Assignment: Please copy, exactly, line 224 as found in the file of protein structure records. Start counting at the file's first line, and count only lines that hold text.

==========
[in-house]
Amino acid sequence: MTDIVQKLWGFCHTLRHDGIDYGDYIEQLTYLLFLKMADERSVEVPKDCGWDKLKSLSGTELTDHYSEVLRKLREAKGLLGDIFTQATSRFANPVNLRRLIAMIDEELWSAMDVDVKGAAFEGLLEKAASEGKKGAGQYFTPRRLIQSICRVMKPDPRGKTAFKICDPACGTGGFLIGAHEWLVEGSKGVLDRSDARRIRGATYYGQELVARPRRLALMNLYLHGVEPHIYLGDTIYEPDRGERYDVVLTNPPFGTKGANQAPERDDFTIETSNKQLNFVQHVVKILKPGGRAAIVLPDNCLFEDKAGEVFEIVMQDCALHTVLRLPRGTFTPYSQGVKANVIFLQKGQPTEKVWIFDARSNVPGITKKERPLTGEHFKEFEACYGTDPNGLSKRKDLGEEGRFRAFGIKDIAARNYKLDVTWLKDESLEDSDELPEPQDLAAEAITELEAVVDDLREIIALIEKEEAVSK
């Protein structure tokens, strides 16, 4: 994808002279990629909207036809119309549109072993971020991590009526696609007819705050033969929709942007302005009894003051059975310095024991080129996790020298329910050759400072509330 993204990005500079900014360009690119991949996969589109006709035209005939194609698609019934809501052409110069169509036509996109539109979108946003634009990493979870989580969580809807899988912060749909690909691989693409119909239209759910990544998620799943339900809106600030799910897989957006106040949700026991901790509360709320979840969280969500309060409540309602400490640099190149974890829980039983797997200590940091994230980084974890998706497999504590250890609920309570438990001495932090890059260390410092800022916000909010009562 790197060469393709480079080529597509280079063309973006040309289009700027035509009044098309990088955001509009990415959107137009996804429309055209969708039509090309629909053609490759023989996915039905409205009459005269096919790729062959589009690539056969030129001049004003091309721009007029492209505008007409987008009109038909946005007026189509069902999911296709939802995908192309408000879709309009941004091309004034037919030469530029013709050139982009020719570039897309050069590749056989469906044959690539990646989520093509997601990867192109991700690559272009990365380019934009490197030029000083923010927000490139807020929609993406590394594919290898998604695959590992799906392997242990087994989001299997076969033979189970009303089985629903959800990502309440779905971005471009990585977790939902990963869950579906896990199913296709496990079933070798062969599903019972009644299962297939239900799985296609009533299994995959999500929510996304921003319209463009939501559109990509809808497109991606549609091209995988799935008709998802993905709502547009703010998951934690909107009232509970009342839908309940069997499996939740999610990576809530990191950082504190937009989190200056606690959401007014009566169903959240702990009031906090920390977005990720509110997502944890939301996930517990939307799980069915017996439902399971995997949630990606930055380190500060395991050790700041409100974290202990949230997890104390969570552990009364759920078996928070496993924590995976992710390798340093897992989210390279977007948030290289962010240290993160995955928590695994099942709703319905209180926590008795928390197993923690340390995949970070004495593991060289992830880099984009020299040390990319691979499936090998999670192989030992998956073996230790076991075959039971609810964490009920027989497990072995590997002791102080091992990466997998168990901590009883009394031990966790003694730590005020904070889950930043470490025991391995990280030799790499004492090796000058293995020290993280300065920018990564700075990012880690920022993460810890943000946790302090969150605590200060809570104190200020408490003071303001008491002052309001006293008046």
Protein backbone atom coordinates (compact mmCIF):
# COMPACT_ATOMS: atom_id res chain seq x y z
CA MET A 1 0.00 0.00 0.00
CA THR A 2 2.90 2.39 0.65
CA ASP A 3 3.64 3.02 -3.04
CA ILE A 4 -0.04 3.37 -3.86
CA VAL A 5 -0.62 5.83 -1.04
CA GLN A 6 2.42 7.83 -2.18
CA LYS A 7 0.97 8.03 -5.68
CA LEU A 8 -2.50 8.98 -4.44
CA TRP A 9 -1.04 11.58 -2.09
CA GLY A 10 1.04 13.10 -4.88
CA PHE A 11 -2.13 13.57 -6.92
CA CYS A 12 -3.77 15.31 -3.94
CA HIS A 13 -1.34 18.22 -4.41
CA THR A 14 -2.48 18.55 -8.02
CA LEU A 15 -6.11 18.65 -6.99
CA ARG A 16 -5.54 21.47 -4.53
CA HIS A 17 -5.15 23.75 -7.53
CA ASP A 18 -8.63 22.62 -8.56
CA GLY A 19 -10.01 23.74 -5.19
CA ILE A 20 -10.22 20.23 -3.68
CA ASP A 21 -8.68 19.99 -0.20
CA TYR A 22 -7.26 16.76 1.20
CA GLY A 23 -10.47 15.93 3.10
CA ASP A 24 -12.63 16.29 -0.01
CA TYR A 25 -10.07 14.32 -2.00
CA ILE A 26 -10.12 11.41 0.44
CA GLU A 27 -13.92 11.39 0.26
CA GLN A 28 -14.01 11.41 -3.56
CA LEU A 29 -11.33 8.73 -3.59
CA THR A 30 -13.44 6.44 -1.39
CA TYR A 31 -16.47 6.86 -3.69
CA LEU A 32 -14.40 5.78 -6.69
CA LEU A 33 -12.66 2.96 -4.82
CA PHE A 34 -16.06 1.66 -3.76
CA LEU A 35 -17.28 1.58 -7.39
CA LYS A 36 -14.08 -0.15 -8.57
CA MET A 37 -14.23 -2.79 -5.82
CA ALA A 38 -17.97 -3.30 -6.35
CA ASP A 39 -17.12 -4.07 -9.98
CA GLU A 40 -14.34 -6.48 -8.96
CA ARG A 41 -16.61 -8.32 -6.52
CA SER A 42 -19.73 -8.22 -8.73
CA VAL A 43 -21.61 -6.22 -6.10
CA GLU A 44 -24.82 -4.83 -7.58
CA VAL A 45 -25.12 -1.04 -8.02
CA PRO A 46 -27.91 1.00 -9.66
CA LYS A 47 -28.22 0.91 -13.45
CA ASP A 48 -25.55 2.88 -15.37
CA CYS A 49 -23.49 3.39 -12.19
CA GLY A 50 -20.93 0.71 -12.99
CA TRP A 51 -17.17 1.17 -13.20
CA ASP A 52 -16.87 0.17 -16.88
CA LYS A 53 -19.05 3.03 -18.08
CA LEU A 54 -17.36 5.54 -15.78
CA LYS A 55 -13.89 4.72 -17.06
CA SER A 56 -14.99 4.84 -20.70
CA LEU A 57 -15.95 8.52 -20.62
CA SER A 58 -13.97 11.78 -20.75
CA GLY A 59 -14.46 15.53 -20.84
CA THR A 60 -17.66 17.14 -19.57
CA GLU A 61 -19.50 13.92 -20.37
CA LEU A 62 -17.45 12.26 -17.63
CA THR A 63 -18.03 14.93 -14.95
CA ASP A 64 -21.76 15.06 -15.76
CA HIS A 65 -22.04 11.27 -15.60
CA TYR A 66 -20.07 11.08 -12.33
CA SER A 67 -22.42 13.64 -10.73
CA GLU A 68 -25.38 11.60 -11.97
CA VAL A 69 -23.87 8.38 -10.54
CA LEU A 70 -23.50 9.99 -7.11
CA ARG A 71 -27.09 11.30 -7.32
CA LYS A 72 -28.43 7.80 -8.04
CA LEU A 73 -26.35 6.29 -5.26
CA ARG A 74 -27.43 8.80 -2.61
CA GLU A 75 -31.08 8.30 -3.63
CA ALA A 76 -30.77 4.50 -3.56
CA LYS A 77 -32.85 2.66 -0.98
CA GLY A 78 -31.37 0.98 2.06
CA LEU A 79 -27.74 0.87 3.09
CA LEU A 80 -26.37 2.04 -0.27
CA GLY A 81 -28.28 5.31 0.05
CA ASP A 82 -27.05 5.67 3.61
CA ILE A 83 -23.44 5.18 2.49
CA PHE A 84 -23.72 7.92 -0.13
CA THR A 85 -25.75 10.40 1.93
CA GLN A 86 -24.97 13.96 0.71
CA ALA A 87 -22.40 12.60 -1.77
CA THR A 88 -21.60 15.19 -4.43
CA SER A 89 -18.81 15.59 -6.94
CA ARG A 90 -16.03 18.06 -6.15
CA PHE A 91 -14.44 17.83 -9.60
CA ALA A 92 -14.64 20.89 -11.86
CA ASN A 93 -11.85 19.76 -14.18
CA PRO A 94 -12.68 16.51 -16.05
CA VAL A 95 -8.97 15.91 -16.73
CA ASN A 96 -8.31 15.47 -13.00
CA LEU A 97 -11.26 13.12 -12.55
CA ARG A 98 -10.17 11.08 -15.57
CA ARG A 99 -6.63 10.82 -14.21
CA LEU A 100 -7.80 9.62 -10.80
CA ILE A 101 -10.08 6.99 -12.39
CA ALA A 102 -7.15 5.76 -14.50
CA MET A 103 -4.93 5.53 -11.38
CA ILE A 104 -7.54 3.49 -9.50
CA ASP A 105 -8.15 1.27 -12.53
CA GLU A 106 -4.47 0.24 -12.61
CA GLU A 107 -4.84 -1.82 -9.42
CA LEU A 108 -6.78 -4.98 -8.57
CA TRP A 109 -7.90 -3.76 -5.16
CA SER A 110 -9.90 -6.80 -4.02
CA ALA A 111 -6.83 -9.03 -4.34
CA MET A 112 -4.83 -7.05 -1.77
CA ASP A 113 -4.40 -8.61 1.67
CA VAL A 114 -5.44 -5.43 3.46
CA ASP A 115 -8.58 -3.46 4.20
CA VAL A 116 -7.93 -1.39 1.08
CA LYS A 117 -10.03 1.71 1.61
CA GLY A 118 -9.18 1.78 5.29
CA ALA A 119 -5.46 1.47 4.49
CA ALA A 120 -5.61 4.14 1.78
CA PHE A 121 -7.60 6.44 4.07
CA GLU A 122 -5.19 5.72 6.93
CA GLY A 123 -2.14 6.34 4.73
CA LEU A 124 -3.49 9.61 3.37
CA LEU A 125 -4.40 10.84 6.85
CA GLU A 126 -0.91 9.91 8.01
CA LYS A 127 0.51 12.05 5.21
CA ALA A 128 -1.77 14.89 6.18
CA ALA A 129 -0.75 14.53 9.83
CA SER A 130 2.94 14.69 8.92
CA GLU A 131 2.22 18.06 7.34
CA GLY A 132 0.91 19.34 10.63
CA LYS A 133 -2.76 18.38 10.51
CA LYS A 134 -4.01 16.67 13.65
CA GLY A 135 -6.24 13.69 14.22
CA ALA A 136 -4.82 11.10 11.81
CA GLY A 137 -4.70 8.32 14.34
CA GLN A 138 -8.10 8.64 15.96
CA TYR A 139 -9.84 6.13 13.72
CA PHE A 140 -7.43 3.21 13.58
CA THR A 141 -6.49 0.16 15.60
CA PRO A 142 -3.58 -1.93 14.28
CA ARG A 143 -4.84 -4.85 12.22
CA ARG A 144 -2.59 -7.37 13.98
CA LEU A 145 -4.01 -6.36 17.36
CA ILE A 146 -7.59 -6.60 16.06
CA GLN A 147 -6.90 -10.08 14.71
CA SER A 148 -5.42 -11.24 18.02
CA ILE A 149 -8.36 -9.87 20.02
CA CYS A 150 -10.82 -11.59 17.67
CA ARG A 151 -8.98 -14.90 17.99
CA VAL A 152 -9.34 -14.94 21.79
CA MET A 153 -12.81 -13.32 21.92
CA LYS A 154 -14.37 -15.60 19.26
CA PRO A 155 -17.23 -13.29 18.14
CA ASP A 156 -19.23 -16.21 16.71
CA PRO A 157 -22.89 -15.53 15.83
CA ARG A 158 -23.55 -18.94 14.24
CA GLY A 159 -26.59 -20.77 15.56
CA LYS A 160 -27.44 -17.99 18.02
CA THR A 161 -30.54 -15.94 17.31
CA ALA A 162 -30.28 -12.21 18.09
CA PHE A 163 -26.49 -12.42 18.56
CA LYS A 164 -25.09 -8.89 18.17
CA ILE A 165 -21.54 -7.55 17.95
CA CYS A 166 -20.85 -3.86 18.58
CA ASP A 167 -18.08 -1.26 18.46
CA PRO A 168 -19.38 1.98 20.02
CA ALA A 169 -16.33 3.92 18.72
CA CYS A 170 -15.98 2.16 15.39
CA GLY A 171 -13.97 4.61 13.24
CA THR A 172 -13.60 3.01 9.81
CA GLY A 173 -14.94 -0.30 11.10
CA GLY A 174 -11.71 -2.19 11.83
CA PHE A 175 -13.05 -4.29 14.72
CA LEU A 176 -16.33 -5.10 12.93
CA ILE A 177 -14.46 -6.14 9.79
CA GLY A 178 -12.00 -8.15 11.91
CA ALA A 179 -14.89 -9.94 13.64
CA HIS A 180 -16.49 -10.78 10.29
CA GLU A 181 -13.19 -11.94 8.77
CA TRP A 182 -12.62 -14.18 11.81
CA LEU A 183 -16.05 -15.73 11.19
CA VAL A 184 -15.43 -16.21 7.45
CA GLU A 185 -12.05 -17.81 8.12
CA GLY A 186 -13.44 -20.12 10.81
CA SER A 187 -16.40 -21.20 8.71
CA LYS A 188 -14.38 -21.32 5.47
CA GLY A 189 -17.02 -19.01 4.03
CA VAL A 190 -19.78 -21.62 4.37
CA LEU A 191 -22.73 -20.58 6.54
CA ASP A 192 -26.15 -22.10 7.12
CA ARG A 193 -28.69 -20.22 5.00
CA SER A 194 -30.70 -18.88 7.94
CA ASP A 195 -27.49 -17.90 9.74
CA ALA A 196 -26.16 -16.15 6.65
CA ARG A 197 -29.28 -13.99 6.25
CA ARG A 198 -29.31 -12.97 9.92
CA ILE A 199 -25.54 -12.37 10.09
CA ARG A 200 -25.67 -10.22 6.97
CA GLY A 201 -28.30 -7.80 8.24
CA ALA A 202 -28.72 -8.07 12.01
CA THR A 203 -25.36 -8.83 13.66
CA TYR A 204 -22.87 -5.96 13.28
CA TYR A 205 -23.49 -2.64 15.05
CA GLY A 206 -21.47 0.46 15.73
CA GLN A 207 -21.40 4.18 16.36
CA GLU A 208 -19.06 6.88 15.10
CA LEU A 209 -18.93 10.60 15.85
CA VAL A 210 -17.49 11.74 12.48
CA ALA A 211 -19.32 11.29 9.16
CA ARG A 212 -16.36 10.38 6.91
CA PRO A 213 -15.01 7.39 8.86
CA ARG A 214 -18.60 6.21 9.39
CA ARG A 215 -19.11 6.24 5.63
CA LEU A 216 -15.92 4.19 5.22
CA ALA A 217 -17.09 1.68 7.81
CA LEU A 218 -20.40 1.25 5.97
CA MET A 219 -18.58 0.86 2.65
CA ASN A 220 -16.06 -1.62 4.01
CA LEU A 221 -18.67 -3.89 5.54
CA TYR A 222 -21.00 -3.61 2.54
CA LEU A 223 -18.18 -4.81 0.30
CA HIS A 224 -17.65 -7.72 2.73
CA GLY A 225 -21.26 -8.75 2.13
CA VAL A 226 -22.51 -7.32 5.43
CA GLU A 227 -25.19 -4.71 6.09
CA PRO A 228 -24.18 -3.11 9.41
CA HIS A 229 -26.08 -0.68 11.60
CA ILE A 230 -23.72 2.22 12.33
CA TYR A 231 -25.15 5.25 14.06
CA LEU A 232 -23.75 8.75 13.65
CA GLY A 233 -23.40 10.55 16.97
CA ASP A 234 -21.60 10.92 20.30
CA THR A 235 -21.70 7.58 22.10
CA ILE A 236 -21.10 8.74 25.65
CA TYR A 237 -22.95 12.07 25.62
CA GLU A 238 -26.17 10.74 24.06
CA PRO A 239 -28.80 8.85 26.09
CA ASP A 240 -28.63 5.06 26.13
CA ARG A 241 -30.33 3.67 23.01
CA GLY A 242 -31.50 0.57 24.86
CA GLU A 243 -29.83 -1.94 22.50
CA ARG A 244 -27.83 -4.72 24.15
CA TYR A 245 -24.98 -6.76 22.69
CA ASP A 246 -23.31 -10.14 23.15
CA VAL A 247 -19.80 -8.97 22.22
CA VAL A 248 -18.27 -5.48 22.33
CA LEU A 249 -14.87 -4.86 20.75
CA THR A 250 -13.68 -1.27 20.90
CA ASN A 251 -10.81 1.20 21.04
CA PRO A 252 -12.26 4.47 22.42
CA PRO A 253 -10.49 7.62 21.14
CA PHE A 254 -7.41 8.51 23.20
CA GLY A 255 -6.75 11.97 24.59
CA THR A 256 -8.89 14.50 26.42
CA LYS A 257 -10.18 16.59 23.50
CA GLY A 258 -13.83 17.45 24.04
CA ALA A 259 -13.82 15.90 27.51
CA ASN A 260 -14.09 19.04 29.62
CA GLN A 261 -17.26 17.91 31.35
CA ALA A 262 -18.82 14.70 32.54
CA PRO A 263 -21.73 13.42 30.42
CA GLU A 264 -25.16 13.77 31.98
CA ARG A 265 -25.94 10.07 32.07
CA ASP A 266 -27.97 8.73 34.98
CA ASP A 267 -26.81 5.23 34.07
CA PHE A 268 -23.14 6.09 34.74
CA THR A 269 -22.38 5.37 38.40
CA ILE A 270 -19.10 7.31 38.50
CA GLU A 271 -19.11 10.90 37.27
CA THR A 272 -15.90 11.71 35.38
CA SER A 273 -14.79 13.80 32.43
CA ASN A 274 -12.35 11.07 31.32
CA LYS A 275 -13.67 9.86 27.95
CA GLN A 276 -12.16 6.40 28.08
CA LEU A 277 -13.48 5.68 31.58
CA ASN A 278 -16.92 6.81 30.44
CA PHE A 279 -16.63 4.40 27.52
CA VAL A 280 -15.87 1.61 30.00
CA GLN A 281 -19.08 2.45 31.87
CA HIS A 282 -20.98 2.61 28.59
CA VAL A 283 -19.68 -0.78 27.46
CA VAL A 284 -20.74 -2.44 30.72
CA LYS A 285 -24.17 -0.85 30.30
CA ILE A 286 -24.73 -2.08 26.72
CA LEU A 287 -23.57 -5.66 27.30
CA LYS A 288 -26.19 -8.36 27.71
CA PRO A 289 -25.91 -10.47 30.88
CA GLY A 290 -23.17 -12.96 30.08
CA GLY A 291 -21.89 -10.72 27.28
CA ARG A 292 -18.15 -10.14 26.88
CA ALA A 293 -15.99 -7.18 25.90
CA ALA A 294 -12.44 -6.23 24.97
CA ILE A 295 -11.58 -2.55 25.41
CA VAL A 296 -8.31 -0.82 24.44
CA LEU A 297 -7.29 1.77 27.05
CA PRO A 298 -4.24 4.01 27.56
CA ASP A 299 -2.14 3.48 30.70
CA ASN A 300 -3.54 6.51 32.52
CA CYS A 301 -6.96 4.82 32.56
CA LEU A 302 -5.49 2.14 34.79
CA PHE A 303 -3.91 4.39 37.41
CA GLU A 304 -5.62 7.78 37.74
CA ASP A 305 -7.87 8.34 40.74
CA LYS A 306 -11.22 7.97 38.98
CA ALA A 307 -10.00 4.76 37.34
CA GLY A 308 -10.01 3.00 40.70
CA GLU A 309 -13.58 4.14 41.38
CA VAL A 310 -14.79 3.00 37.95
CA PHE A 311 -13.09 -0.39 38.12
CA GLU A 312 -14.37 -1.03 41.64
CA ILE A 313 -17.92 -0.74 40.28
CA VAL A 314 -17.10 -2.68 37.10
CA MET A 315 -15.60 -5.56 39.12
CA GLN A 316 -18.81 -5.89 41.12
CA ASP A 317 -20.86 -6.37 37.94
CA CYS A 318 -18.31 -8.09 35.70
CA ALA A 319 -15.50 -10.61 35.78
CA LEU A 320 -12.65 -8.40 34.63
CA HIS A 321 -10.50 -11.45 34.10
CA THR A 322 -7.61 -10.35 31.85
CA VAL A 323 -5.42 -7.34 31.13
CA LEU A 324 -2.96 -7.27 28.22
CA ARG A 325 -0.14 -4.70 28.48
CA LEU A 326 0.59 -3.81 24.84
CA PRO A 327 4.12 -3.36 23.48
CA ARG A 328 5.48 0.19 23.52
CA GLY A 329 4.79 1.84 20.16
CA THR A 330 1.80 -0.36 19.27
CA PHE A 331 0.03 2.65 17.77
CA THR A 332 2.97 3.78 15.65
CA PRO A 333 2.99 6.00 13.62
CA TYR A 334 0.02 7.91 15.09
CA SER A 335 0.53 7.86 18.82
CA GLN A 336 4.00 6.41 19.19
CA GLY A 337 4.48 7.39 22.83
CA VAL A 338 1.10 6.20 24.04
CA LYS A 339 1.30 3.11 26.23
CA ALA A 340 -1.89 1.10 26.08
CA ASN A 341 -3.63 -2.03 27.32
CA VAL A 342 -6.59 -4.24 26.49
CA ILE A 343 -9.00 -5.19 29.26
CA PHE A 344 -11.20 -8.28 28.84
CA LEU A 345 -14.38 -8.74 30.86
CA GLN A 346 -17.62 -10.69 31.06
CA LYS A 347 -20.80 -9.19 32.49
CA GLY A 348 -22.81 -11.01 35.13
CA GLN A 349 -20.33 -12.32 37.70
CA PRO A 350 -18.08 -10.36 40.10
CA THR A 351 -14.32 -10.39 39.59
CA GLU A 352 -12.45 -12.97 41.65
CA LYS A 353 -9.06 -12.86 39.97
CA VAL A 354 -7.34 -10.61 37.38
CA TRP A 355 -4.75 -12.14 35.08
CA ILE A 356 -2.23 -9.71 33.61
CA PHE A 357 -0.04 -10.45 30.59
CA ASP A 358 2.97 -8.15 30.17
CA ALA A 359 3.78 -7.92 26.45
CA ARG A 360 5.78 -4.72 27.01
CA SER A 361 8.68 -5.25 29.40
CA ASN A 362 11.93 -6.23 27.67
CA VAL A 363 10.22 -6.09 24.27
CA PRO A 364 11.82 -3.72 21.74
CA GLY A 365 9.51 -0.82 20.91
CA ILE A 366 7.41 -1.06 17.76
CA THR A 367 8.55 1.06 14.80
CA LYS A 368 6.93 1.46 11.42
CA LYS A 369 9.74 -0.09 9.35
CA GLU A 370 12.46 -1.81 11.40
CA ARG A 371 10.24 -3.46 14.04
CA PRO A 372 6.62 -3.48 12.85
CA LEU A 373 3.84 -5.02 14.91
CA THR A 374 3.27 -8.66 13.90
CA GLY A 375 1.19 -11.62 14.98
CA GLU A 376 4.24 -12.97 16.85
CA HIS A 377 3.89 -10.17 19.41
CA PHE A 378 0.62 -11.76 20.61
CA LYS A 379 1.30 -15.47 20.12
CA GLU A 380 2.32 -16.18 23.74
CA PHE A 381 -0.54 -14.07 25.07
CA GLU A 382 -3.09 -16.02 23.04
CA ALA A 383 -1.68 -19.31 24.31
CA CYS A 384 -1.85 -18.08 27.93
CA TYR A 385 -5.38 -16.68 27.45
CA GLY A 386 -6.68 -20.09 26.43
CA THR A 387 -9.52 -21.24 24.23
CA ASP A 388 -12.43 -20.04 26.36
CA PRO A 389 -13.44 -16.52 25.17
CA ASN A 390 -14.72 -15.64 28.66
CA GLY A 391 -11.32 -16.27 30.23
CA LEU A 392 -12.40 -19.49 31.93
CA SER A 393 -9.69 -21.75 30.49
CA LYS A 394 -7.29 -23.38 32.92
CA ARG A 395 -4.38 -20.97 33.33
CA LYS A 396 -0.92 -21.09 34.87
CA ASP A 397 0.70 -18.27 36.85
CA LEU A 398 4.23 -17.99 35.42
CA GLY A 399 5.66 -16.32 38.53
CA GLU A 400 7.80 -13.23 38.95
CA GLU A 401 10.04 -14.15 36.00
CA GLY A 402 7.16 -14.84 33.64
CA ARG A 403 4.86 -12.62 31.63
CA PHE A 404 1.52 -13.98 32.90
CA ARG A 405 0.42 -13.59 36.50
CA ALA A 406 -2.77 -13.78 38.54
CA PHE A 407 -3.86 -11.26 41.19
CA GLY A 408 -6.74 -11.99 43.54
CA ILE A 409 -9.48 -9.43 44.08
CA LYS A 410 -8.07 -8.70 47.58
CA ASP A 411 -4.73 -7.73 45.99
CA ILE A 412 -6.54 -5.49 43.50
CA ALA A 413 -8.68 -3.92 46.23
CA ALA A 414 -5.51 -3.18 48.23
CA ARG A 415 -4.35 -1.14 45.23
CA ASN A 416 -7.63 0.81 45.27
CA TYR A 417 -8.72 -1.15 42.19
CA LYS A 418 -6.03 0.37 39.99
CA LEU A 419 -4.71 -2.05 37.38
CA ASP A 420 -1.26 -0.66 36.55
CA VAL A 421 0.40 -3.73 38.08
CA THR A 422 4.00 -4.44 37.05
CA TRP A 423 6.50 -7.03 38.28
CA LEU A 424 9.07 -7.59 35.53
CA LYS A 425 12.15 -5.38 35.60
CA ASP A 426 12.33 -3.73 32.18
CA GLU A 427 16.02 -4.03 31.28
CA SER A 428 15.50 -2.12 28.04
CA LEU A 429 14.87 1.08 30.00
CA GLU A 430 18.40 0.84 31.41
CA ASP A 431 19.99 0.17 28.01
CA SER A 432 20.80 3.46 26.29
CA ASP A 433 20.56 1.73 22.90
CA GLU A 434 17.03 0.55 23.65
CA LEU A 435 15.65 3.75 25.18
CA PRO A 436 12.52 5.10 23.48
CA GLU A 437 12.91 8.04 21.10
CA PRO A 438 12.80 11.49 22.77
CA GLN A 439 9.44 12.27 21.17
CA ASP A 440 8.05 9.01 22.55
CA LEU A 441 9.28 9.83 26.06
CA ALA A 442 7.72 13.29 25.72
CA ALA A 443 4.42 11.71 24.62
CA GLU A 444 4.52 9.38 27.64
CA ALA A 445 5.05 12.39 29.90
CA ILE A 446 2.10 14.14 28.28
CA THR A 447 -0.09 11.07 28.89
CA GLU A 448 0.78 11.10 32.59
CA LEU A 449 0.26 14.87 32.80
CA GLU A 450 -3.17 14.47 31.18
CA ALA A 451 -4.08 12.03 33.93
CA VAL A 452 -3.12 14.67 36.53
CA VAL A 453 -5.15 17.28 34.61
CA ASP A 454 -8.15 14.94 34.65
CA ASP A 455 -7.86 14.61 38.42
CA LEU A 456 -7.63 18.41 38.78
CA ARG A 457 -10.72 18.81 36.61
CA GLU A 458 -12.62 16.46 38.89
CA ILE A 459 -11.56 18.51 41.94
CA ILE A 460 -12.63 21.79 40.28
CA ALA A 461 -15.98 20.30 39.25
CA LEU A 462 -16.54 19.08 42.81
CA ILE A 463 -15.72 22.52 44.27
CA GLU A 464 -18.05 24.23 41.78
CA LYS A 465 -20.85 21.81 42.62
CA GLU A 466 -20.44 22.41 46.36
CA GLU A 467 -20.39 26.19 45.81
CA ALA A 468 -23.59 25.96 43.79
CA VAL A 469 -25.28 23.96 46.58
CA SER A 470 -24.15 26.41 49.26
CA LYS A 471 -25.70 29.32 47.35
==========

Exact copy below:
CA MET A 219 -18.58 0.86 2.65